I am currently struggling with this. I know that something expensive doesn't mean it is well made. We need to replace our range and after looking at GE, Samsung, LG and the likes, I am just disappointed in the quality of these items. And they use so much electronics, that I am worried about reliability. Then, I run into Miele.. Super expensive, but seems to be rock-solid. Or is it? I don't care about the brand name or the luxury side of it. But it seems like a well made product. Their gas-only model doesn't have much electronics either so I see that as a positive. But still, I'm not sure if more money means better product in this case.

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Re: The true cost of Luxury

Post by Pajamas » Fri Sep 15, 2017 11:27 am

new2bogle wrote:
Fri Sep 15, 2017 8:48 am

Holy batman! $50 for a t-shirt??
Here's one for $895 but that includes shipping, but you would have to pay tax on it in my state as it is over the dollar limit for tax-free clothing items. There are probably much more expensive tee shirts out there but this just happens to be the most expensive one on the first website I looked at.

http://shop.nordstrom.com/s/givenchy-py ... olor=GREEN

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Re: The true cost of Luxury

Post by sunny_socal » Fri Sep 15, 2017 11:51 am

TareNeko wrote:
Fri Sep 15, 2017 10:19 am
I am currently struggling with this. I know that something expensive doesn't mean it is well made. We need to replace our range and after looking at GE, Samsung, LG and the likes, I am just disappointed in the quality of these items. And they use so much electronics, that I am worried about reliability. Then, I run into Miele.. Super expensive, but seems to be rock-solid. Or is it? I don't care about the brand name or the luxury side of it. But it seems like a well made product. Their gas-only model doesn't have much electronics either so I see that as a positive. But still, I'm not sure if more money means better product in this case.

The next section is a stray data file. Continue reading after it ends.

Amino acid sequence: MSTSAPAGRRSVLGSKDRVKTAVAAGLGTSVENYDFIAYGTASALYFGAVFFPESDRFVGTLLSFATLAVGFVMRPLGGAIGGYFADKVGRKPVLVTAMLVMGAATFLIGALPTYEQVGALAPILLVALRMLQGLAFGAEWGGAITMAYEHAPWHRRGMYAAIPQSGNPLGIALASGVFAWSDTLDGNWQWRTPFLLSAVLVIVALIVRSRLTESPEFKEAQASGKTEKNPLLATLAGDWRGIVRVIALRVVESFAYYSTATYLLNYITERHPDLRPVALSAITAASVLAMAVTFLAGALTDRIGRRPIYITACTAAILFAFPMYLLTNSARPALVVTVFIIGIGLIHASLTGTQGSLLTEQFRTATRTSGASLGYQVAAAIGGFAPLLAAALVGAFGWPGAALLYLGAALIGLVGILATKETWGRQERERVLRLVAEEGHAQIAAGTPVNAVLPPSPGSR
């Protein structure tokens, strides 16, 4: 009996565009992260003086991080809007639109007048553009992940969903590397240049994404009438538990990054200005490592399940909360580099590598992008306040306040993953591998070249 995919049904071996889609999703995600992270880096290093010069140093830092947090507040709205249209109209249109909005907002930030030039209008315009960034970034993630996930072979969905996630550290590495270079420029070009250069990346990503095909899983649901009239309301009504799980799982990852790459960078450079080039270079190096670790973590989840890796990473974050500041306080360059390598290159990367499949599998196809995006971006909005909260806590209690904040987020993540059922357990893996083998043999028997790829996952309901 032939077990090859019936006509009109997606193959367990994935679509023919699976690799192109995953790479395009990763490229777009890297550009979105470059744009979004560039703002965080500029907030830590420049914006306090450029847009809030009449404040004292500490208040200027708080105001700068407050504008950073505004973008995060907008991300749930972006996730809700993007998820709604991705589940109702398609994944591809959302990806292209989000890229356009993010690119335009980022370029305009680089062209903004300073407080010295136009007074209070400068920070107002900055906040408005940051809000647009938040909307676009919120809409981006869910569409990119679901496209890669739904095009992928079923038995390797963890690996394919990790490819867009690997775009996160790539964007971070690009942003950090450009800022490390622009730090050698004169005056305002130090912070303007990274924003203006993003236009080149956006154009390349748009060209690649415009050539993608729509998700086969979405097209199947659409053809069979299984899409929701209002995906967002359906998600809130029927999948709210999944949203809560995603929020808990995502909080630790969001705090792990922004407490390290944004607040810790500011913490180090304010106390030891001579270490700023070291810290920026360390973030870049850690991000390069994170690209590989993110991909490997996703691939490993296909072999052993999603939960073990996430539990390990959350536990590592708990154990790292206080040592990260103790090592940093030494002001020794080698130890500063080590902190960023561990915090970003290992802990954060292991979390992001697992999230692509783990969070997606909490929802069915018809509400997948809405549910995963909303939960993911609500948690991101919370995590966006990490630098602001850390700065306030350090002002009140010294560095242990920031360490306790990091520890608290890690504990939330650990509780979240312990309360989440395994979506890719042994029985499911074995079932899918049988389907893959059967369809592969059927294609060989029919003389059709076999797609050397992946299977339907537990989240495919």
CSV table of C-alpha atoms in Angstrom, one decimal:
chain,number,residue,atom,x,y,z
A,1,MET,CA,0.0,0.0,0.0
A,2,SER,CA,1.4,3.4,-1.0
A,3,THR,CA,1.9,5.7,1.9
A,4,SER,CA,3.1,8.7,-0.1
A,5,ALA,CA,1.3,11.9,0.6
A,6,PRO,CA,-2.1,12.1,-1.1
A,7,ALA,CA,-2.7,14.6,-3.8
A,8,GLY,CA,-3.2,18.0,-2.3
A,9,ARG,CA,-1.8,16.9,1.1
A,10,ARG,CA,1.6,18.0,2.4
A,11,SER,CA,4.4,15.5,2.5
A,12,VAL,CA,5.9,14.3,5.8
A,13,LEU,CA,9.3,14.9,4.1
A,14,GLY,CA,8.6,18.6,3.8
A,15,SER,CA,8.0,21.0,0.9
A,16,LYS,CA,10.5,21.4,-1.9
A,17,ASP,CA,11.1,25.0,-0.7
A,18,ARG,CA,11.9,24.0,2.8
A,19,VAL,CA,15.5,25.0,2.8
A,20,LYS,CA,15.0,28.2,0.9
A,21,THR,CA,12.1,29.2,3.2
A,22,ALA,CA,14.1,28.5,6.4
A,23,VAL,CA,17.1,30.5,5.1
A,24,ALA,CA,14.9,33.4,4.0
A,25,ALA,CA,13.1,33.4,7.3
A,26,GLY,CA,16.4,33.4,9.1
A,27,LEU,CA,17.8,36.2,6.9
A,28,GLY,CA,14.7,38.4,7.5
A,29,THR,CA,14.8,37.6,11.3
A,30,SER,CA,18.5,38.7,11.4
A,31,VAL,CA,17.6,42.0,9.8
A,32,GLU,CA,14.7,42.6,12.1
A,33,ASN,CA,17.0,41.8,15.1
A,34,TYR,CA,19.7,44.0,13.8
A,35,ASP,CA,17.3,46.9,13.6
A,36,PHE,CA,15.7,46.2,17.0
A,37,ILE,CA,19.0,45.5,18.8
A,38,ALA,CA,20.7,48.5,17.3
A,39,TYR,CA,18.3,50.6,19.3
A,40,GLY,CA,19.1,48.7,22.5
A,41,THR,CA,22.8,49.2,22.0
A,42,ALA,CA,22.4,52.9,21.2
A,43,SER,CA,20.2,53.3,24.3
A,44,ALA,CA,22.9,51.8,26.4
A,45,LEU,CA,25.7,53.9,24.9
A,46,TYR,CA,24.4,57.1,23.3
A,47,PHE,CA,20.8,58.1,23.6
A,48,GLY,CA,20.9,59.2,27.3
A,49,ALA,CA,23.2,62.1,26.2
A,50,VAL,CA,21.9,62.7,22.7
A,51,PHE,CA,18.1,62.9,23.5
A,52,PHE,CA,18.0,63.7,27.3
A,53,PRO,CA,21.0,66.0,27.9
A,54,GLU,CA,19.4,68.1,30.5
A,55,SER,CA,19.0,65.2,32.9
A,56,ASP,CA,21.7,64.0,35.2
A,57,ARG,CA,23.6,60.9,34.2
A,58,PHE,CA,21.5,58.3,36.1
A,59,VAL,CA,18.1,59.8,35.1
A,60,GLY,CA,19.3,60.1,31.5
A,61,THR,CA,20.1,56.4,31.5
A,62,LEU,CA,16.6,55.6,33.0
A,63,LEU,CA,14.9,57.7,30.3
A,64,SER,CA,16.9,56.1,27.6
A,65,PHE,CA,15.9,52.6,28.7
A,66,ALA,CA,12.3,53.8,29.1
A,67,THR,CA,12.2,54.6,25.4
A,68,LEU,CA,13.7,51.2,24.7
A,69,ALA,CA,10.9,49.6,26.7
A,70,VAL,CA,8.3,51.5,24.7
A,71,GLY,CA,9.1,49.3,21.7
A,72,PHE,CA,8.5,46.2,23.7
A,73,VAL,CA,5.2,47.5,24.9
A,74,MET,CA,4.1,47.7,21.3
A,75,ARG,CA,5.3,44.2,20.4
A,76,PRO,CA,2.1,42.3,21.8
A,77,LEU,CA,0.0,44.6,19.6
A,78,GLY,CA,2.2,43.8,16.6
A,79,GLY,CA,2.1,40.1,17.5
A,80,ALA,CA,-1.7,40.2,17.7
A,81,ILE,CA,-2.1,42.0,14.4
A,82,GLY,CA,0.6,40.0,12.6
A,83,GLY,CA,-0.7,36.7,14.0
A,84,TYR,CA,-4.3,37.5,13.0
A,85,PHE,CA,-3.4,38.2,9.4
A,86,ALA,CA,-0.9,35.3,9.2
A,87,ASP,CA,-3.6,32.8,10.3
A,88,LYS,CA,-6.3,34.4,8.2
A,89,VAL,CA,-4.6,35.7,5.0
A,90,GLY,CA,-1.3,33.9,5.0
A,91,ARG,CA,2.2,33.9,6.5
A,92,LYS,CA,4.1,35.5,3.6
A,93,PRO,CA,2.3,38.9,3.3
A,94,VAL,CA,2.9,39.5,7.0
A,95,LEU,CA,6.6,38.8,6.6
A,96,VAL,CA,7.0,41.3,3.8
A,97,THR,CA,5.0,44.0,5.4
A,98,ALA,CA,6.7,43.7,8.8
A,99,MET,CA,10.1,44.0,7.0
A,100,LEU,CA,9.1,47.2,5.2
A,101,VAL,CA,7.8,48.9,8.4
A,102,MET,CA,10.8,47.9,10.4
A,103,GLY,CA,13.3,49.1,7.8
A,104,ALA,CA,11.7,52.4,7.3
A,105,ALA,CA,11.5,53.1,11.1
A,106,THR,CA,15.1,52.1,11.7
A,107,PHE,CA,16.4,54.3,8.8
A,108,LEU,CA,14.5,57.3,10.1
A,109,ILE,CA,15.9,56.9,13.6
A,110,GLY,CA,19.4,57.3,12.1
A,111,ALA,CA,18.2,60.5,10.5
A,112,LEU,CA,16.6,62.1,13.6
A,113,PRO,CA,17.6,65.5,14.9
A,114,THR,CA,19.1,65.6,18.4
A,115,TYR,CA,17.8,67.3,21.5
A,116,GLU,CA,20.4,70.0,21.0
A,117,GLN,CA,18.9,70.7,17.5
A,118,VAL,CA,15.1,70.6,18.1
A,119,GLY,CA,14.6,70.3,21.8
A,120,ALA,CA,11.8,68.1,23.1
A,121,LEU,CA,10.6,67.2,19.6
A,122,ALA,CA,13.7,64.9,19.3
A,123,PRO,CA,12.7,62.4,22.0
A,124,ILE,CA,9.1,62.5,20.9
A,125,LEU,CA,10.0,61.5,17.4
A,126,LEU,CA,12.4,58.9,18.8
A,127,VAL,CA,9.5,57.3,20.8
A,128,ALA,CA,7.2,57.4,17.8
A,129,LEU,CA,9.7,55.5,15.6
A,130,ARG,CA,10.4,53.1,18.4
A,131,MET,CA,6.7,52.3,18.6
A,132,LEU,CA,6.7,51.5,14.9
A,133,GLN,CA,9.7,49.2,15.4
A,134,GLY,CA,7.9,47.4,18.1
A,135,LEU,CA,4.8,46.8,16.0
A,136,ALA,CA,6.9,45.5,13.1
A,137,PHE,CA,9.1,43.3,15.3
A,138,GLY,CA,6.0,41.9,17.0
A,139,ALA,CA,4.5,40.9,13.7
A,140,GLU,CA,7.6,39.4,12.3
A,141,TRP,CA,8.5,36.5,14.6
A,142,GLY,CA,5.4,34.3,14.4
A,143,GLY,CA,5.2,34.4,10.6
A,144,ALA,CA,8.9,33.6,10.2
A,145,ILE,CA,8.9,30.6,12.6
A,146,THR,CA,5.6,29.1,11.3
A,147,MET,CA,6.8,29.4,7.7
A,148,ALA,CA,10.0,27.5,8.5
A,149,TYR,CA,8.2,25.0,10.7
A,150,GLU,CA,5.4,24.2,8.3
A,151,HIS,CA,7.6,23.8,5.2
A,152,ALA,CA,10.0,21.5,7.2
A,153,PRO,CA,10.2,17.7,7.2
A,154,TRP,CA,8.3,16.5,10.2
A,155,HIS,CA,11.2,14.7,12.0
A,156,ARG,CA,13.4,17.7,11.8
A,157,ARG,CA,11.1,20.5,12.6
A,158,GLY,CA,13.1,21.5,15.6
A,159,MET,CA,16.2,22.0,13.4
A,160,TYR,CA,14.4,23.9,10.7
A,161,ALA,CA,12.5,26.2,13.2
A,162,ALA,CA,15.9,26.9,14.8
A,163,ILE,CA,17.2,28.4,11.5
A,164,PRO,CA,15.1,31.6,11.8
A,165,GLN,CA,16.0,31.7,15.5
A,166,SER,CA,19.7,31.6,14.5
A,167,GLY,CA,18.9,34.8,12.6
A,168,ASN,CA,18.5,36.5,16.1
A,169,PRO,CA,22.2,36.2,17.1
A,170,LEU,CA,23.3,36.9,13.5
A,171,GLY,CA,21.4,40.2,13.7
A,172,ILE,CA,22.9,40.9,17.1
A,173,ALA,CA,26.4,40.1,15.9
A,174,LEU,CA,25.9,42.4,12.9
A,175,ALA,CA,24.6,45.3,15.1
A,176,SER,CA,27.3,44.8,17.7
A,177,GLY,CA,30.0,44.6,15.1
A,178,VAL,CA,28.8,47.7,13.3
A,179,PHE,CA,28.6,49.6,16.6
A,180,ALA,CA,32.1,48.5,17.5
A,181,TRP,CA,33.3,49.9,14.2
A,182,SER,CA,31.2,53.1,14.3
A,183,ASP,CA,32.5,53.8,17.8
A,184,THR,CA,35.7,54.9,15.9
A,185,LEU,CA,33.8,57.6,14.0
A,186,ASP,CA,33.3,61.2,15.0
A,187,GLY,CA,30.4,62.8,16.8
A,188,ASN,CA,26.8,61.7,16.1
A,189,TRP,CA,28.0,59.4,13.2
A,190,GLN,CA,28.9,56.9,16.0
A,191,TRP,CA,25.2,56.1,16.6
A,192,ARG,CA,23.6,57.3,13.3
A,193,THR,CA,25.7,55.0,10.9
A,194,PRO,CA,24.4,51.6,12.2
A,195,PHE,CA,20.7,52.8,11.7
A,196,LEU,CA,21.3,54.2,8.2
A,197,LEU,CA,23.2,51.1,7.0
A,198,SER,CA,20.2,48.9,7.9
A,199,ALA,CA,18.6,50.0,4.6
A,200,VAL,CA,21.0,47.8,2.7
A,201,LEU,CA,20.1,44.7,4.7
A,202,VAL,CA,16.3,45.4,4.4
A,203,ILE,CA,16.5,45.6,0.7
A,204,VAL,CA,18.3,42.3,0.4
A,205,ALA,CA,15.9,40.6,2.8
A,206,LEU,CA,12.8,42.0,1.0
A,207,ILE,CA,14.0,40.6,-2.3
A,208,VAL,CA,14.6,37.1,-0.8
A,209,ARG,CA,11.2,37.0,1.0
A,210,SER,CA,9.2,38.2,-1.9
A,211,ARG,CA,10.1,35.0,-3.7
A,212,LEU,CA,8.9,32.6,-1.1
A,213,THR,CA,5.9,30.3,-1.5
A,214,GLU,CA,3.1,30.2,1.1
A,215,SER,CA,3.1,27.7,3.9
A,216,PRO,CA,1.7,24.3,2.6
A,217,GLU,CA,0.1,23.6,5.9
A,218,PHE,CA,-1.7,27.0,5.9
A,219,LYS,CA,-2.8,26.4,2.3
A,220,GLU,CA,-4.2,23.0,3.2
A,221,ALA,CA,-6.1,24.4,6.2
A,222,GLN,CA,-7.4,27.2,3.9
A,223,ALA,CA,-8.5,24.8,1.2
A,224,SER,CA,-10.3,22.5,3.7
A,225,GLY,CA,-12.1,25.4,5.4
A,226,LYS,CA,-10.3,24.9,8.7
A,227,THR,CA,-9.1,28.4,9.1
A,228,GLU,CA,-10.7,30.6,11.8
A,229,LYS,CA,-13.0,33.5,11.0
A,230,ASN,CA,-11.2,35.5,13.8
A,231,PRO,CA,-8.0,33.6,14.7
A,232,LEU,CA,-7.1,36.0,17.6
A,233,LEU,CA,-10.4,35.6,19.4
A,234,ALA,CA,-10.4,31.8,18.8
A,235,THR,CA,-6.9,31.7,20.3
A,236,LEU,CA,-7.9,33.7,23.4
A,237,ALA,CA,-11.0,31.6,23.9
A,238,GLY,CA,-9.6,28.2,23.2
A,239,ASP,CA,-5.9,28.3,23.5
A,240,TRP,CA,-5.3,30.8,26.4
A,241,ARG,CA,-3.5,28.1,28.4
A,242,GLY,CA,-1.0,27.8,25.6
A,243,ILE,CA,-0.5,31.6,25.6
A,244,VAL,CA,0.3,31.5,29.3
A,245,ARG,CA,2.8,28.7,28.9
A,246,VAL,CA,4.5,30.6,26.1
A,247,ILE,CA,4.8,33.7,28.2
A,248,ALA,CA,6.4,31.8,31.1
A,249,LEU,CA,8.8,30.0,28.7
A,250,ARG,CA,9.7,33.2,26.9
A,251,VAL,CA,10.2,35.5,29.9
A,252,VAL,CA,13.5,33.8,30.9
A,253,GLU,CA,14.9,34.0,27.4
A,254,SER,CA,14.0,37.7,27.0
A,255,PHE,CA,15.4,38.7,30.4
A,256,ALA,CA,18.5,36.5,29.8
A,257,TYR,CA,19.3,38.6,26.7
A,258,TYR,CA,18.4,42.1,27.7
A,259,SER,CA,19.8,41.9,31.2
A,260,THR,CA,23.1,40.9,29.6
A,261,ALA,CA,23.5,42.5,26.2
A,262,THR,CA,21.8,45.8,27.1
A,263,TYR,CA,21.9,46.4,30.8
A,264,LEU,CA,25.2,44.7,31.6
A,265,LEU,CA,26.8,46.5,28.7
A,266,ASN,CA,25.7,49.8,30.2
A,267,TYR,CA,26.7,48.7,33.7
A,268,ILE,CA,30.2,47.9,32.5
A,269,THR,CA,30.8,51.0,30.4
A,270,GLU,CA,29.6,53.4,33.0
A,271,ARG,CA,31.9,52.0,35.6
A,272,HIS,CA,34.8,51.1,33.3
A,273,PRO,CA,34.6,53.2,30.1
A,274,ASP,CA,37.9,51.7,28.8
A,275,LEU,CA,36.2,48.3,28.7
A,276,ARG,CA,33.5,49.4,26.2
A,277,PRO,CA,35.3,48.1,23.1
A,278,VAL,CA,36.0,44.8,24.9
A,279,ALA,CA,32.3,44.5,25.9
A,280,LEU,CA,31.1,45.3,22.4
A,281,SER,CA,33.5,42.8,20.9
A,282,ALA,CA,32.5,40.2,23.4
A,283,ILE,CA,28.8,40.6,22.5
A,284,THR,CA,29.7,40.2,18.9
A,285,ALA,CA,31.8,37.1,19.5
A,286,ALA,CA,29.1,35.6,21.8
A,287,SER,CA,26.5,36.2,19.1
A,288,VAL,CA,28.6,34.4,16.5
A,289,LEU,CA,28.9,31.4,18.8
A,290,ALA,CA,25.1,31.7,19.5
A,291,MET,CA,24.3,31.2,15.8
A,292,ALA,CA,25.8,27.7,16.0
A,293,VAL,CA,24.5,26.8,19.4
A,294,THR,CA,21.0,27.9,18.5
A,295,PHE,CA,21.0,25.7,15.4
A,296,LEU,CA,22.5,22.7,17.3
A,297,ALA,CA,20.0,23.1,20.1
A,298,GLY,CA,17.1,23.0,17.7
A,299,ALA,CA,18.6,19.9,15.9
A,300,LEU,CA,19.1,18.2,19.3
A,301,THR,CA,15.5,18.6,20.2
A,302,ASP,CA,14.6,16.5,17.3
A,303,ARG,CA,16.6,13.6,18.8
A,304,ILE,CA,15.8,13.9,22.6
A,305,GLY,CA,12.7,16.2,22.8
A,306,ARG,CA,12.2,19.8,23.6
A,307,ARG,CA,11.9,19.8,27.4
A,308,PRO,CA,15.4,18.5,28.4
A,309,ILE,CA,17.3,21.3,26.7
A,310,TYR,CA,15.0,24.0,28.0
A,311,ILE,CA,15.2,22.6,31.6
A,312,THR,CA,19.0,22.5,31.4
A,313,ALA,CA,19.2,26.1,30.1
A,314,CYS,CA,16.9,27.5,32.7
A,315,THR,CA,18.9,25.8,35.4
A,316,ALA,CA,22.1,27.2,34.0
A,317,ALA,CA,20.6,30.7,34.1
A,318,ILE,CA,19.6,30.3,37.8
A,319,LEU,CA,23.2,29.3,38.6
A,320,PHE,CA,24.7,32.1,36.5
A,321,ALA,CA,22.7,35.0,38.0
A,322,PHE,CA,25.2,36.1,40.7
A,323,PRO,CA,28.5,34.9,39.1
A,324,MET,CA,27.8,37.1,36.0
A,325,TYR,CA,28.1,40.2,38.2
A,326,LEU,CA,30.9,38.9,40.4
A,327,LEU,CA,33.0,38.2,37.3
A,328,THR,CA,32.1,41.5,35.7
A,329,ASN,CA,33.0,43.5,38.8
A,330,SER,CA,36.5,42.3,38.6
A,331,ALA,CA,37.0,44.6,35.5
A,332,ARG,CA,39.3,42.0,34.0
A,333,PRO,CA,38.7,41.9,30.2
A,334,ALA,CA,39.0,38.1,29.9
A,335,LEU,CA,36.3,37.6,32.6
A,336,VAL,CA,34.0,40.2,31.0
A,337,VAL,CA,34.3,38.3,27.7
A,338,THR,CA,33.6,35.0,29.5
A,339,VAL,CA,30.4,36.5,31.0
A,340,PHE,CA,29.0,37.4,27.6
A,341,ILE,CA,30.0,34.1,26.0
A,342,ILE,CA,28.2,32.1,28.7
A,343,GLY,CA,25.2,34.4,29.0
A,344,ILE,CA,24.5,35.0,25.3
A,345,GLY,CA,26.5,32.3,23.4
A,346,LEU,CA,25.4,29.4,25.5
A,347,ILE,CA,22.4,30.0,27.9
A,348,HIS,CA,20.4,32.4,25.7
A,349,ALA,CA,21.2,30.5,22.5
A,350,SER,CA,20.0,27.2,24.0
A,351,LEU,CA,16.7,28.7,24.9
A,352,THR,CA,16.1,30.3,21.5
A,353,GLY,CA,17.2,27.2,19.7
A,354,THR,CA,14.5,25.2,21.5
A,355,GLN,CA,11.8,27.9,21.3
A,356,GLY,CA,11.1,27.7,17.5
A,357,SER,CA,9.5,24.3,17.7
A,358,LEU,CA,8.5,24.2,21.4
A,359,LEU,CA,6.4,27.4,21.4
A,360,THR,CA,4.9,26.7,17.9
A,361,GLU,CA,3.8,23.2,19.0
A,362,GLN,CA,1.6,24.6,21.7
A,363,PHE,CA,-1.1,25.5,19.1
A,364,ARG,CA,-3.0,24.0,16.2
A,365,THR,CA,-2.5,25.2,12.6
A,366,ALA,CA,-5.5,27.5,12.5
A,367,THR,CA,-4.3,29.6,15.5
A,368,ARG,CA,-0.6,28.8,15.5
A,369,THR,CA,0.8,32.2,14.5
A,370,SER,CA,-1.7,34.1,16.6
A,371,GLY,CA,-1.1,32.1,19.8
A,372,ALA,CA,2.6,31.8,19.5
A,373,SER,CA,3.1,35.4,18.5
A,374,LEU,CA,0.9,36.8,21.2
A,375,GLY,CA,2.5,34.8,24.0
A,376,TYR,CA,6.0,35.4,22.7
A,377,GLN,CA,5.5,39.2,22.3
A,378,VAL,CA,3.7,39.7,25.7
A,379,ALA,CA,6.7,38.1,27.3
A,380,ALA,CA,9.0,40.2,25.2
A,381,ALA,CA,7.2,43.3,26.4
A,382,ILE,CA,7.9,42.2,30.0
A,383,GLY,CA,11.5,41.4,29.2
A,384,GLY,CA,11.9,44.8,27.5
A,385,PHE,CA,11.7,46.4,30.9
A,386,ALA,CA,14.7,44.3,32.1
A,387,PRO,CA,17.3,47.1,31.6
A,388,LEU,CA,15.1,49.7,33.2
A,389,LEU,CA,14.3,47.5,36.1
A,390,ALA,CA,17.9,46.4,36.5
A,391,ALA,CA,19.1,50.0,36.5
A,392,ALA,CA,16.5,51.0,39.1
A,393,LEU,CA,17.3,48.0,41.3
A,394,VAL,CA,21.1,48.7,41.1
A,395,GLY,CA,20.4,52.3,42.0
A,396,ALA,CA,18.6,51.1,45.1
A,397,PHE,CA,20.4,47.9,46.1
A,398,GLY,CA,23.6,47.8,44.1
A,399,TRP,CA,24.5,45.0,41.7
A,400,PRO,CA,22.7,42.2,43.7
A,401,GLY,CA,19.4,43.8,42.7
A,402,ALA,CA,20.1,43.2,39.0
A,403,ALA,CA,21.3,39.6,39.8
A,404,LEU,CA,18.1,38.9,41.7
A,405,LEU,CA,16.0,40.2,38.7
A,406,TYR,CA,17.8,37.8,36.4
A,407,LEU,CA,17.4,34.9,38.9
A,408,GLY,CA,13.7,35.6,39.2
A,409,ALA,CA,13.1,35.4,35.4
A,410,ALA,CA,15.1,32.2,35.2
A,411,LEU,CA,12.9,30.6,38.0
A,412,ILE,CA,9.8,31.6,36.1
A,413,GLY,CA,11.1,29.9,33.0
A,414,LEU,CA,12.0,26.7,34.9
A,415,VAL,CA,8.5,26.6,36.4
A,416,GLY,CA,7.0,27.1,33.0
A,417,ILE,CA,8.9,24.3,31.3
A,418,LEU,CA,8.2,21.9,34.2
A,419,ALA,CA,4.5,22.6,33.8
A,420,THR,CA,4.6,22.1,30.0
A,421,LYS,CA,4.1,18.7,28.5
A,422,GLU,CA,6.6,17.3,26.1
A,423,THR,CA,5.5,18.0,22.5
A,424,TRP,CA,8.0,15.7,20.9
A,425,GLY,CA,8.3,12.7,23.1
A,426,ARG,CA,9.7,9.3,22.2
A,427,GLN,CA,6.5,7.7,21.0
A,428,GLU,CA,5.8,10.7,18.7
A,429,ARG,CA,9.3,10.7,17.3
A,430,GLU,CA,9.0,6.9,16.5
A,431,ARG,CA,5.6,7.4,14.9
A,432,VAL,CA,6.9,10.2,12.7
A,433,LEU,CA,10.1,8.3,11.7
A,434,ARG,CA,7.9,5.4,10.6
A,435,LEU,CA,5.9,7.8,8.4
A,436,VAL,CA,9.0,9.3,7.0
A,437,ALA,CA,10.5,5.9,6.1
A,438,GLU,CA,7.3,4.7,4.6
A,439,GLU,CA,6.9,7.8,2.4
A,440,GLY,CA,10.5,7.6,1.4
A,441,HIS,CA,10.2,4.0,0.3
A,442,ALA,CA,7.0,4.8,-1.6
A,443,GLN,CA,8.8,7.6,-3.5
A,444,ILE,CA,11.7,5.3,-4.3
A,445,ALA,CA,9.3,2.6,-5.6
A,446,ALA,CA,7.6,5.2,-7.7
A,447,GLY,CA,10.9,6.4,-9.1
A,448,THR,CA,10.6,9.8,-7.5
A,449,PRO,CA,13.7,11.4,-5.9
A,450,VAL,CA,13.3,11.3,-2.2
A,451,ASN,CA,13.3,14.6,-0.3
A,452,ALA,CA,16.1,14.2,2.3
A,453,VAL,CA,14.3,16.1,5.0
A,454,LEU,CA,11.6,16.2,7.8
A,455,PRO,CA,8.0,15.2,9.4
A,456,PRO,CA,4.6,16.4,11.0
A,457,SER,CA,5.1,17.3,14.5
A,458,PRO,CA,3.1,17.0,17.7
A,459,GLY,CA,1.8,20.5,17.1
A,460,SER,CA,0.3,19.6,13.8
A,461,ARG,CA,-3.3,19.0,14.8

It's the other way around - electronics are _more_ reliable than mechanical components.

When it comes to ranges, the BTU rating is the biggest ripoff. It costs the manufacturer next to nothing to include a big fat burner (it's just a metal disc with holes in it) but you pay hundreds/thousands more for that model.

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Re: The true cost of Luxury

Post by Dottie57 » Fri Sep 15, 2017 11:55 am

bradshaw1965 wrote:
Thu Sep 14, 2017 8:13 pm
alfaspider wrote:
Thu Sep 14, 2017 12:33 pm
btenny wrote:
Thu Sep 14, 2017 10:52 am
$1000 apple iPhone 10
Apple is a bit different from Madison Avenue luxury goods purveyors. They don't tout country of origin (everyone knows it's China), and the products are quite easy to buy. Non-enthusiasts are welcomed- even encouraged.
I'm a long-time Apple fan and pretty disturbed by their move to luxury marketing. It's a pretty fine line to walk but I'm less disturbed by the price and the highest-end tech then the watch bands and the lifestyle branding. To each his/her own.
The branding is fine for me. I don't have to buy the higher priced version. I do buy for what is usable for me.

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DaftInvestor
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Re: The true cost of Luxury

Post by DaftInvestor » Fri Sep 15, 2017 12:19 pm

sunny_socal wrote:
Fri Sep 15, 2017 8:53 am
DaftInvestor wrote:
Thu Sep 14, 2017 8:05 pm
Luxury doesn't just mean higher quality it might also mean a better experience.
For example - A lot of people buy luxury cars for the quieter and more comfortable ride - not because they feel they are getting a quality product (sometimes the quality is known to be lower).
Yes, sometimes. In fact a luxury car worth $60k is much easier to justify when even 'regular' cars are now up to $45k (eg. loaded Honda Pilot or Toyota Highlander.) The delta isn't that big.